Note: The following blog post discusses long-term unrelenting stress. I wrote it just before Jonathan became severely ill with viral meningitis. He was sick for over a week, and at times his high fever and extreme pain frightened me. (He’s not quite fully recovered yet.) Long term unrelenting stress can be evaluated numerically by something called the Holmes-Rahe Stress Scale. Stress is cumulative, and as it accumulates in a person’s life, the Holmes-Rahe score increases. When the score is high, a person’s risk for physical illness increases. The double whammy about stress and illness is that not only can higher stress levels lead to illness, but illness itself causes higher levels of stress. The fact that Jonathan’s illness delayed the publication of this post simply illustrates my point: we have been under greater stress lately.
Long Term Unrelenting Stress: a phenomenon we learned about during mission training. Stress that simply refuses to let up. The little things — and big things — that put pressure on us in life.
Long term unrelenting stress has been appearing in our lives lately. It ranges from the mundane of ant armies invading my kitchen and laundry taking 4 days to dry completely, to the profane of living in a house with post-trafficked girls on one side and 30 institutionalized children on the other, to the insane of neighbors blasting their music at odd hours.
And lately we’ve felt the time crunch of Jonathan’s increased language study and my increased homeschooling responsibility. As he has increased his language hours, mine have correspondingly decreased, and I often feel embarrassed that my vocabulary, comprehension, and pronunciation skills are far below his. In fact, shop owners and neighbors usually tell me that this is so (as if I didn’t already know??). After 2 weeks of intense homeschool lessons, I finally got the chance to talk to my neighbors. I could not understand the grandmother’s Khmer, and she could not understand my Khmer. Her granddaughter was forced to translate our Khmer to each other. Fortunately, both of us understood the granddaughter.
Chatting with my neighbors reminded me that I need to venture into the community regularly to practice language. In fact, our field coordinator and his wife told us at the beginning of our training that even if I don’t have a ministry role outside our family, I need to learn the local language. If a wife doesn’t learn the local language, they told me, she can feel isolated and eventually want to go back home.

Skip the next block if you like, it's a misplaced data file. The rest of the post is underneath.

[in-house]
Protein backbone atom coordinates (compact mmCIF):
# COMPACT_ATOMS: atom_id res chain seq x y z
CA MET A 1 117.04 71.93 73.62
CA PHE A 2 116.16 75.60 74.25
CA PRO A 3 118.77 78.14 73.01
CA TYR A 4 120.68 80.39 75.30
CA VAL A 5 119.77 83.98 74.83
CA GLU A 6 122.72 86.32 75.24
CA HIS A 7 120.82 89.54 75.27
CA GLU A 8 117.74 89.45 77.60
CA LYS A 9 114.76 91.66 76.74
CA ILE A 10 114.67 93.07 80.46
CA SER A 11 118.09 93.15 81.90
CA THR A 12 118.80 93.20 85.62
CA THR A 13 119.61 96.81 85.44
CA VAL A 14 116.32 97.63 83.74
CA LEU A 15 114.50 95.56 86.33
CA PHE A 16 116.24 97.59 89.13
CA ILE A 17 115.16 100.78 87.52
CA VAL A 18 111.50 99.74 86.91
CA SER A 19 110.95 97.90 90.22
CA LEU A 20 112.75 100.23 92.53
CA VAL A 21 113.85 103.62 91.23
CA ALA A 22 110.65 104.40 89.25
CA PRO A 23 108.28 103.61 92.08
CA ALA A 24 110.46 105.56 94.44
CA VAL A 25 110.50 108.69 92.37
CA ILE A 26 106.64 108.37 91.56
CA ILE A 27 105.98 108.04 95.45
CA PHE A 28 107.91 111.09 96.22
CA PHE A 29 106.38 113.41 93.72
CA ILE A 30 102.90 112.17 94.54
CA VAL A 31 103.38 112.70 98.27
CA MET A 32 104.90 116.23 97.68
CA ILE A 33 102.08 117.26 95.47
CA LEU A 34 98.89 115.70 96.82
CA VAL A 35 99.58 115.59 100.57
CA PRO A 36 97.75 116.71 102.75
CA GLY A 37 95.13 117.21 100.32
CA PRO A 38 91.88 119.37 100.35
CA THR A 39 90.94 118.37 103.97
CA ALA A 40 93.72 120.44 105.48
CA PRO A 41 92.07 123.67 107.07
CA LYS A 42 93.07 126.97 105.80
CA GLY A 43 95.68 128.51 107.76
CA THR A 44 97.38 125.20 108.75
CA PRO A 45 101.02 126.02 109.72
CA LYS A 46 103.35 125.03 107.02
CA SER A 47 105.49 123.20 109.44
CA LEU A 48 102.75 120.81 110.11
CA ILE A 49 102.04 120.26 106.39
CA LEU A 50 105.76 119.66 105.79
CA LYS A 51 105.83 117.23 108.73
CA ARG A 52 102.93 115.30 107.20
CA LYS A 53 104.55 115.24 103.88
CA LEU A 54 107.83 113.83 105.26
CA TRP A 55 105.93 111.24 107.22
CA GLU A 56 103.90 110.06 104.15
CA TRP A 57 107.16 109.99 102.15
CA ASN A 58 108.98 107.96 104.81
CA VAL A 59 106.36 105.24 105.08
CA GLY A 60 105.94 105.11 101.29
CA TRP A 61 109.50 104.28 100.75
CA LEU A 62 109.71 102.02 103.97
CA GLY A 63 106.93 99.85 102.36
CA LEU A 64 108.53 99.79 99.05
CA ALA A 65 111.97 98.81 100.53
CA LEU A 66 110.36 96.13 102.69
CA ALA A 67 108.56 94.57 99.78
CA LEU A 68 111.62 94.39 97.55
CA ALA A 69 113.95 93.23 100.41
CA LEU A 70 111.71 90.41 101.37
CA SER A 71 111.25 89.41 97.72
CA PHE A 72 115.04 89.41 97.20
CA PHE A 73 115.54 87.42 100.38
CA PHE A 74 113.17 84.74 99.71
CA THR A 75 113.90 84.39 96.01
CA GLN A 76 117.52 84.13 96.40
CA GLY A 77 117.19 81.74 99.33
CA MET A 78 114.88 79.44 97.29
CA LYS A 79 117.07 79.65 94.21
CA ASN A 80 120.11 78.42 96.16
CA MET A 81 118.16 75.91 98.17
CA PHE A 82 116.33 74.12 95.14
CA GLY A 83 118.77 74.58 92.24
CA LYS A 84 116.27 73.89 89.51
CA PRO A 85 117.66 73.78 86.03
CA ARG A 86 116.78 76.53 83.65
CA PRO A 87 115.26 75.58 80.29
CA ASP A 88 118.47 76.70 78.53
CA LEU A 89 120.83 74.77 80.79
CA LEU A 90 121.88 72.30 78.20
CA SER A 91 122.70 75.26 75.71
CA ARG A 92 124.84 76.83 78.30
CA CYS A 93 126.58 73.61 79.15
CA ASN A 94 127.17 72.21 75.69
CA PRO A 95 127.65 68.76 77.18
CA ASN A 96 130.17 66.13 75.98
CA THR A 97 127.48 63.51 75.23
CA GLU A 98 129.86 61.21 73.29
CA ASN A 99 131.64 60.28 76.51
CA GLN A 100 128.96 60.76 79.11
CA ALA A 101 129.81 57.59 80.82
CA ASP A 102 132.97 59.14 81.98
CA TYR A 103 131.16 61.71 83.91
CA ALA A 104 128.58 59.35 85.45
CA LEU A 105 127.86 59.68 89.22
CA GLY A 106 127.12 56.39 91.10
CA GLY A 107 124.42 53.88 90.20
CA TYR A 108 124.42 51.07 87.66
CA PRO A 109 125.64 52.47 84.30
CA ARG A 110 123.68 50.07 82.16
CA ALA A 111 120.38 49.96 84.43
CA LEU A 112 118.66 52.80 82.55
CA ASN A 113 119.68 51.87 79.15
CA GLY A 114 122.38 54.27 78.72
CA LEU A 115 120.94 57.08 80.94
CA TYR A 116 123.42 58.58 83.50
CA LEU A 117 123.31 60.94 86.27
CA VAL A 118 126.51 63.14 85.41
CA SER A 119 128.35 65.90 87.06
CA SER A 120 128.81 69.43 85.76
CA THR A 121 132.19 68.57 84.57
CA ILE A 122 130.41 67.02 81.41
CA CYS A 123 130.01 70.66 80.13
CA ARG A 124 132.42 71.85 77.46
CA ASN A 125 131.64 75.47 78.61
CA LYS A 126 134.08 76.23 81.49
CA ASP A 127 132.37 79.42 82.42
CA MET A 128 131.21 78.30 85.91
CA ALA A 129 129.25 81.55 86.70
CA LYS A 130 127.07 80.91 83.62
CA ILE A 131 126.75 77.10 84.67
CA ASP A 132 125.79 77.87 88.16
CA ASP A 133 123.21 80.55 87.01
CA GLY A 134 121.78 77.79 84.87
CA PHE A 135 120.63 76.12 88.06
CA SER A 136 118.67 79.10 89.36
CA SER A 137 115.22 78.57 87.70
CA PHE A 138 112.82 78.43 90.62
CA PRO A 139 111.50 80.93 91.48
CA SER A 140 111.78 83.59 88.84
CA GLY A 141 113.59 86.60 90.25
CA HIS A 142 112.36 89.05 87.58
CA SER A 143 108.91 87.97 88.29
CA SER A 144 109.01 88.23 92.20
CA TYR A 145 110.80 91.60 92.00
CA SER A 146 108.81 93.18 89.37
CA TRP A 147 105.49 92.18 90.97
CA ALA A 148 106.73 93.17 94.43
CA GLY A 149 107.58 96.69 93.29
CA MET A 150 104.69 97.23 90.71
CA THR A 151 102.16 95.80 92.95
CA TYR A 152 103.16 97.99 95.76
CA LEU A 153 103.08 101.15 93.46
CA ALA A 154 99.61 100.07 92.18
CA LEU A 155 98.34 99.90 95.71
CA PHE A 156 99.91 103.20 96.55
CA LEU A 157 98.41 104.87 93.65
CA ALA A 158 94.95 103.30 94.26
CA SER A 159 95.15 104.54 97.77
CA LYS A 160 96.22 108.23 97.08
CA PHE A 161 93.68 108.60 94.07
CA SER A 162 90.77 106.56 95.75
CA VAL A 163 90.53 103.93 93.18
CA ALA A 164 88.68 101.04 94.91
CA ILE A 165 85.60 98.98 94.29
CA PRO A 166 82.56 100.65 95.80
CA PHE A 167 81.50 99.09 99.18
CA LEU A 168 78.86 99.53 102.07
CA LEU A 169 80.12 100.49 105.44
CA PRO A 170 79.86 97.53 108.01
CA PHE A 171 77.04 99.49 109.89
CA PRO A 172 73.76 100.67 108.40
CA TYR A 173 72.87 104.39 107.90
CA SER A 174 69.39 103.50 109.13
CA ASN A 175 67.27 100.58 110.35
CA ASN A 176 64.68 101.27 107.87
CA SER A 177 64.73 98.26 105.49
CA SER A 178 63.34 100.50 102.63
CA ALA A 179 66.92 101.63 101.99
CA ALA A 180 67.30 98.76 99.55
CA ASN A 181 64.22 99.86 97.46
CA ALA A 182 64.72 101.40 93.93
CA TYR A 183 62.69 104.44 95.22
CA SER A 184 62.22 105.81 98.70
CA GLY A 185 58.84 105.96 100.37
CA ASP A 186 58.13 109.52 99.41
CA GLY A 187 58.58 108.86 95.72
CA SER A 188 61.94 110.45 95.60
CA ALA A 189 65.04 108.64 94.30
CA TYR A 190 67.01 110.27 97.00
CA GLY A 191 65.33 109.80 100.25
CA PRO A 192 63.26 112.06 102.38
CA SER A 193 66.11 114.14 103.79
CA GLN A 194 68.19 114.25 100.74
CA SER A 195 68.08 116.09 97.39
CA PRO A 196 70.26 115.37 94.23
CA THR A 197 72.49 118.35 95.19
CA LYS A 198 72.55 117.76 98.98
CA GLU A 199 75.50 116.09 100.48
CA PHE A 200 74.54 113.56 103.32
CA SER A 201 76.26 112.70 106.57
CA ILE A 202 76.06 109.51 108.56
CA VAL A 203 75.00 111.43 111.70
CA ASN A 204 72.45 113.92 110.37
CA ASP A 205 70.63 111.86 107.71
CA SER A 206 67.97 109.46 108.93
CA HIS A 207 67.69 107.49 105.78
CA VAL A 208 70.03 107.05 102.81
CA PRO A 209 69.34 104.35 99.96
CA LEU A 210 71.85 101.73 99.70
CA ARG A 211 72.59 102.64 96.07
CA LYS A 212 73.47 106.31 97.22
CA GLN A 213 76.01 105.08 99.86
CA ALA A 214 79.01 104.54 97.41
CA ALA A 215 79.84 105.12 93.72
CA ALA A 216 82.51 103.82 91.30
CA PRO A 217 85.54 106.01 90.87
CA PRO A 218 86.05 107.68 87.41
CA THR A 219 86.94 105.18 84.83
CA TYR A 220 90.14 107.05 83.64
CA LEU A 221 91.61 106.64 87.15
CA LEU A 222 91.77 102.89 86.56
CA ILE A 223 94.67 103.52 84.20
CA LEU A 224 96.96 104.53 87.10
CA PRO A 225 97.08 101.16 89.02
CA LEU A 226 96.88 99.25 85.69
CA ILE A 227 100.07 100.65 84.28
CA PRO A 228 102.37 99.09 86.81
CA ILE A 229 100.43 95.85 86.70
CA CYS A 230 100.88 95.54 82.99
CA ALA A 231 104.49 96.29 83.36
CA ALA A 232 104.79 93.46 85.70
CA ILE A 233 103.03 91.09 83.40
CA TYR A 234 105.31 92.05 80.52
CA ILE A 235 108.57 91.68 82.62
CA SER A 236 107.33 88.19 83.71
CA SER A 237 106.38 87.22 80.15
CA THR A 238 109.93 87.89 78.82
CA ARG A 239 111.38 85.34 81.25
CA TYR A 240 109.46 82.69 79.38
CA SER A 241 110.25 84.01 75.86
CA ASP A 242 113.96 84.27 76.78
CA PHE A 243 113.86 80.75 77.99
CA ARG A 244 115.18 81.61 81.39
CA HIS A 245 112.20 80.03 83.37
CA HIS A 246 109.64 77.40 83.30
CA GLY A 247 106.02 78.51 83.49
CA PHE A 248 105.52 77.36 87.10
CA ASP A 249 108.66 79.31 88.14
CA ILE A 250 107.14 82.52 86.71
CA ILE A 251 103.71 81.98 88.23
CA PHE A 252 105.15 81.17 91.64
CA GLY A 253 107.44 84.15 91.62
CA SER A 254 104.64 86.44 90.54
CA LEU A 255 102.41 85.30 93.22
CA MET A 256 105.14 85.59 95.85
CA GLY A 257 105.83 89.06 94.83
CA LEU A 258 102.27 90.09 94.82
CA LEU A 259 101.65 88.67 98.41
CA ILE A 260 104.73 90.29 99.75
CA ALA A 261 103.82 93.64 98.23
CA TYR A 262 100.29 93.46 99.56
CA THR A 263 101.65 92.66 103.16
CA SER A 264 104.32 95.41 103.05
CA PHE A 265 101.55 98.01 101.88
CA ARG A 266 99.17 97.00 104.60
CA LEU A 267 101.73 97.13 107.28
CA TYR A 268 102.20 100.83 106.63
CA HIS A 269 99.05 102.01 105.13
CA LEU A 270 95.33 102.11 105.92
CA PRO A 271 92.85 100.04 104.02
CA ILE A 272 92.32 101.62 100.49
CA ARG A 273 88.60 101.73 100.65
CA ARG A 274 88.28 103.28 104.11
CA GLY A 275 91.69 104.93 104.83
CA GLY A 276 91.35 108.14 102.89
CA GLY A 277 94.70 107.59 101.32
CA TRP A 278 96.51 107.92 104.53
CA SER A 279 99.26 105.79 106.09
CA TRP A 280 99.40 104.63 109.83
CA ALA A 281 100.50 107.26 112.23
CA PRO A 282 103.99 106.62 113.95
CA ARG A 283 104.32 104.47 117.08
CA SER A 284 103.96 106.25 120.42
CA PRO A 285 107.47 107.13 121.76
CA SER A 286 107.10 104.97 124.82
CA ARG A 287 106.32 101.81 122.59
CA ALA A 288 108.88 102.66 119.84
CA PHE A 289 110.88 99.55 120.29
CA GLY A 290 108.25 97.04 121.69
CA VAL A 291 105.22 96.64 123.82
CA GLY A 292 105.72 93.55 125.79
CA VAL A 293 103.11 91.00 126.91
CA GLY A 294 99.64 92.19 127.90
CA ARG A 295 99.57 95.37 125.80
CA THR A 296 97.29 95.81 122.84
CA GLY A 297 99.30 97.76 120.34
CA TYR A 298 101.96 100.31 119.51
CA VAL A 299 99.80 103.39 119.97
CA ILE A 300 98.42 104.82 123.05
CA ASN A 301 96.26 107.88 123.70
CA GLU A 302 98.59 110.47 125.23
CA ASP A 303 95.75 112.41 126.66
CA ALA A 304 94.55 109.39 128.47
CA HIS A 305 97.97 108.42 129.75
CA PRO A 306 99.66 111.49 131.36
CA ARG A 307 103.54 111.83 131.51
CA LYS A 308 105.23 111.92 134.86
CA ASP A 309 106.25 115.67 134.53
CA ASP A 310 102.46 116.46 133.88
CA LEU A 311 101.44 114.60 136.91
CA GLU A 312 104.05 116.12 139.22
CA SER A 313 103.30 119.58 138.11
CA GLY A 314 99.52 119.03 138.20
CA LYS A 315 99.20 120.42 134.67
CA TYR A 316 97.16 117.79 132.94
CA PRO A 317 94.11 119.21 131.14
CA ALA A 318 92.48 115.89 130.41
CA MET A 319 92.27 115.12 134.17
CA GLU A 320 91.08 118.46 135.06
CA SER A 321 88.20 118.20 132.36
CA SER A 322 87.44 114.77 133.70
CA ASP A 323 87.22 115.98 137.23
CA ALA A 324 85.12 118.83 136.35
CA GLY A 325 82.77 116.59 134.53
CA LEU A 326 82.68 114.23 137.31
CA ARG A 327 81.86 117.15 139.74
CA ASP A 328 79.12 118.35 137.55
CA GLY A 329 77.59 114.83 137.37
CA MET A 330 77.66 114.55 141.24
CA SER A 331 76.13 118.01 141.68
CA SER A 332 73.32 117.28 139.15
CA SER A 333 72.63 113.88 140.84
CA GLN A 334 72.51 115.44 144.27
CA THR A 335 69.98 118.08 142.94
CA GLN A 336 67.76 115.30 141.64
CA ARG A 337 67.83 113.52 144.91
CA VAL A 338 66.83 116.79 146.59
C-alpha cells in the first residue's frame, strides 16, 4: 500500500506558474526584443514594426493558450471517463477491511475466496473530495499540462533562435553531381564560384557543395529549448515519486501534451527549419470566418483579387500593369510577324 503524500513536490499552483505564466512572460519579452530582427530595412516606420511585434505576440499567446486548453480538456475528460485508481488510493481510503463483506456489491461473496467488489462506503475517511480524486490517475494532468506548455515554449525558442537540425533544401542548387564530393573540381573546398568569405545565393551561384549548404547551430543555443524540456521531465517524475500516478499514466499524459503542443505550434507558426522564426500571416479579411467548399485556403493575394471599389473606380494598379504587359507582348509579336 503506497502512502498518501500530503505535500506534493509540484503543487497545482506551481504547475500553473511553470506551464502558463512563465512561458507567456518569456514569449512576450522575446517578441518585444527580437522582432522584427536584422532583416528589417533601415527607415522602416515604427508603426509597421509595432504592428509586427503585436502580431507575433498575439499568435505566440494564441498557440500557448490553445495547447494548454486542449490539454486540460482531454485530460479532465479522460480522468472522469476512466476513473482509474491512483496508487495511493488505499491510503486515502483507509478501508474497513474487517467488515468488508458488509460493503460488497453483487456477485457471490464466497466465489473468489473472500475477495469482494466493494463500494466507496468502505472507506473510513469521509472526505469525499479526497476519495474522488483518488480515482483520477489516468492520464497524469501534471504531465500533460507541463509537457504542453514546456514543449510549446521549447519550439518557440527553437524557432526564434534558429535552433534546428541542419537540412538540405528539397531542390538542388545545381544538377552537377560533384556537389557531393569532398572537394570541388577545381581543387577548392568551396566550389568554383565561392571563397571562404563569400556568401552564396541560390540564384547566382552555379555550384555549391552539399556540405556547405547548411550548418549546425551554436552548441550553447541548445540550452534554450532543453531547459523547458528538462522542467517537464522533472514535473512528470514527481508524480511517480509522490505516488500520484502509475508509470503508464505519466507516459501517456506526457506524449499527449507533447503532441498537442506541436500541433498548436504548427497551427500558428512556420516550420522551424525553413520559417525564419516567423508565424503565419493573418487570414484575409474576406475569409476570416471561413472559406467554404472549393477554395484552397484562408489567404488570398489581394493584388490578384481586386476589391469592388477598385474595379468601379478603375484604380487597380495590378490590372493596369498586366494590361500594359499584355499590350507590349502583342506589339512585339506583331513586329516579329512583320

I decided I needed some quality time with my host country.
So I went out alone the next morning. I don’t drive in this crazy Asia traffic, so I hired a tuk tuk to run my errands. My tuk tuk driver didn’t know the location of any of my desired destinations, so I had to give him directions. In Khmer (quite the accomplishment considering I couldn’t read a map when I first married Jonathan). I bought the school supplies and groceries I needed and used only one word of English: tortilla. (Is there a Khmer equivalent??) While I waited for those tortillas, I felt confident enough to initiate conversation with the workers. And what’s more, I enjoyed it.
Passing the Russian Market on my way home, I noticed the tourists (who by now are easily identifiable) and realized how far I’ve come since deplaning on January 16th. I feel comfortable getting around the city by myself. I returned home with a great sense of accomplishment – a definite yay day in an ocean of yuck ducks.
But the bonus that God provided? That afternoon I got to tutor math (thankfully that was in English). Tutoring math is one of my favorite things to do. (And I am not even joking.) From time to time in America I had the opportunity to tutor math, but I never dreamed I would get that opportunity a mere 8 months after moving here.
Our approximate four score years on this earth will invariably be seasoned with long-term unrelenting stress. But I thank God for the remarkable joys He has given me lately.